Router

The most basic feature of any web application is the ability to interpret a request sent to a URL, then send back a response. In order to do this, your application has to be able to distinguish one URL from another.

Like most web frameworks, Strapi provides a router: a mechanism for mapping URLs to controllers. Routes are rules that tell Strapi what to do when faced with an incoming request.

Routes can be found in ./api/<apiName>/config/routes.json.

Route format

Each route consists of an address (as a key) and a target (as an object value). The address is a URL path and a specific HTTP method. The target is defined by an object with a controller and an action. When the router receives an incoming request, it checks the address of all routes for matches. If a matching route is found, the request is then passed to its target.

  {
    "routes": {
      "VERB /endpoint/:param": {
        "controller": "controllerName",
        "action": "actionName"
      }
    }
  }

For example to manage your Post records with a CRUD, your route should look like this:

  {
    "routes": {
      "GET /post": {
        "controller": "Post",
        "action": "find"
      }
      "GET /post/:id": {
        "controller": "Post",
        "action": "findOne"
      },
      "POST /post": {
        "controller": "Post",
        "action": "create"
      },
      "PUT /post/:id": {
        "controller": "Post",
        "action": "update"
      },
      "DELETE /post/:id": {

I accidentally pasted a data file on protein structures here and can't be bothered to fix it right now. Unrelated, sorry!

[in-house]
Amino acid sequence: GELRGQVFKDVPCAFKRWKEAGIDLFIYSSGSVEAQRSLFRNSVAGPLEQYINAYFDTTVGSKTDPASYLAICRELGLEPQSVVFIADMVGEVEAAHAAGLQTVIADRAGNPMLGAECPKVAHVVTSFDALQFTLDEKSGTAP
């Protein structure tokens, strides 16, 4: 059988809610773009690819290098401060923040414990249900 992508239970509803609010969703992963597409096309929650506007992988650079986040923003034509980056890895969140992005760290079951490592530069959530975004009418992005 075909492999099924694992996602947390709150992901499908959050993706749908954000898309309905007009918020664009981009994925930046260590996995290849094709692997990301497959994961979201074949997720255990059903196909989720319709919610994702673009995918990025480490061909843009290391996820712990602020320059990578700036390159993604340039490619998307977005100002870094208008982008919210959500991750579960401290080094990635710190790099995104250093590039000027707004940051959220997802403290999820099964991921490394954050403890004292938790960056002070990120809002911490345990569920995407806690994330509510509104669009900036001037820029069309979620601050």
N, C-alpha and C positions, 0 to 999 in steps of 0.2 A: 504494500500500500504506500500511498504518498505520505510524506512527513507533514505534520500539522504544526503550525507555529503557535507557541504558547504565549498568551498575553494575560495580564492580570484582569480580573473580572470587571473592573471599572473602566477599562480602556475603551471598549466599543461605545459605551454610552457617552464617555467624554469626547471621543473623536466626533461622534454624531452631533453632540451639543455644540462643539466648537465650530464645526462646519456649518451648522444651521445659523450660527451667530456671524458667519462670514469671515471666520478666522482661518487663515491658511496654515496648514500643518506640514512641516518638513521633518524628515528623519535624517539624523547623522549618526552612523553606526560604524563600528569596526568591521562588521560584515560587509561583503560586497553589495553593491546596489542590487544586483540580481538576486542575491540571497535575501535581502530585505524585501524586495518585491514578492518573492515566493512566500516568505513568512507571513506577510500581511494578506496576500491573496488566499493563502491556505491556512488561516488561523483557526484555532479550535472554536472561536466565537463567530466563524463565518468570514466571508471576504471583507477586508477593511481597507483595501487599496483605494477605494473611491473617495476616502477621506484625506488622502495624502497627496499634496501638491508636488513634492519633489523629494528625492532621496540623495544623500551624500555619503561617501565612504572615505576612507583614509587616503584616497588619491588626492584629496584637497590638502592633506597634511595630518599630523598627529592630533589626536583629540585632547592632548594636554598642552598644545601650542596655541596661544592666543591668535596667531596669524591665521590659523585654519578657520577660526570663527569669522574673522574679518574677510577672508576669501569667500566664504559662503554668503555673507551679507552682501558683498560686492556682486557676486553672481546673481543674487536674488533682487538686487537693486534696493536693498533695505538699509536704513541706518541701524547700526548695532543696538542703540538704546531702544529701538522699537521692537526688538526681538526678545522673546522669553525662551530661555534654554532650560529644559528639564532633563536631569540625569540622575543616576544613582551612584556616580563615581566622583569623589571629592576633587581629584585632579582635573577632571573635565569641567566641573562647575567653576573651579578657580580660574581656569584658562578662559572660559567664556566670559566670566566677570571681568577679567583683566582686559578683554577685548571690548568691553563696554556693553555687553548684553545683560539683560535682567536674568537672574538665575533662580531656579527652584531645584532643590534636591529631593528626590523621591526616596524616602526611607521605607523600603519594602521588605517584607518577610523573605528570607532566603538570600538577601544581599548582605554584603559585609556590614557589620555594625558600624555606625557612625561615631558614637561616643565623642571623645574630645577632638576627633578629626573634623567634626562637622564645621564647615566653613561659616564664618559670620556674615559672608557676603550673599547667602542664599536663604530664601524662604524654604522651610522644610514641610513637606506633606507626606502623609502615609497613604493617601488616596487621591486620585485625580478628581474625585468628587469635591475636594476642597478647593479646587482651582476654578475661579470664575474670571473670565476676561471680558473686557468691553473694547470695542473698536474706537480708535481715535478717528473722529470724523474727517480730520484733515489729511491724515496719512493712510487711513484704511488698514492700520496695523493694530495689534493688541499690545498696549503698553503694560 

"controller": "Post",
        "action": "delete"
      }
    }
  }

Route parameters

Route paths will be translated to regular expressions used to match requests. Query strings will not be considered when matching requests.

Route parameters are captured and added to ctx.params or ctx.request.body.

By taking the previous example, your Post controller should look like this:

module.exports = {

  // GET request
  find: function *() {
    try {
      this.body = yield Post.find(this.params);
    } catch (error) {
      this.body = error;
    }
  },

  findOne: function *() {
    try {
      this.body = yield Post.findOne(this.params);
    } catch (error) {
      this.body = error;
    }
  },

  // POST request
  create: function *() {
    try {
      this.body = yield Post.create(this.request.body);
    } catch (error) {
      this.body = error;
    }
  },

  // PUT request
  update: function *() {
    try {
      this.body = yield Post.update(this.params.id, this.request.body);
    } catch (error) {
      this.body = error;
    }
  },

  // DELETE request
  delete: function *() {
    try {
      this.body = yield Post.destroy(this.params);
    } catch (error) {
      this.body = error;
    }
  }
};

Router prefix

Keep in mind routes can automatically be prefixed in ./config/general.json with the prefix key. Let an empty string if you don't want to prefix your API. The prefix must starts with a /, e.g. /api.

Policies and route process

Just because a request matches a route address doesn't necessarily mean it will be passed to that route's target directly. The request will need to pass through any configured policies first. Policies are versatile tools for authorization and access control. They let you allow or deny access to your controllers down to a fine level of granularity.

Policies are defined in the policies directory of every of your APIs.

Each policy file should contain a single function. When it comes down to it, policies are really just functions which run before your controllers. You can chain as many of them together as you like. In fact they're designed to be used this way. Ideally, each middleware function should really check just one thing.

For example to access DELETE /post/:id, the request will go through the isAdmin policy first. If the policy allows the request, then the delete action from the Post controller is executed.

  {
    "routes": {
      "DELETE /post/:id": {
        "controller": "Post",
        "action": "delete",
        "policies": ["isAdmin"]
      }
    }
  }

Do not forget to yield next when you need to move on.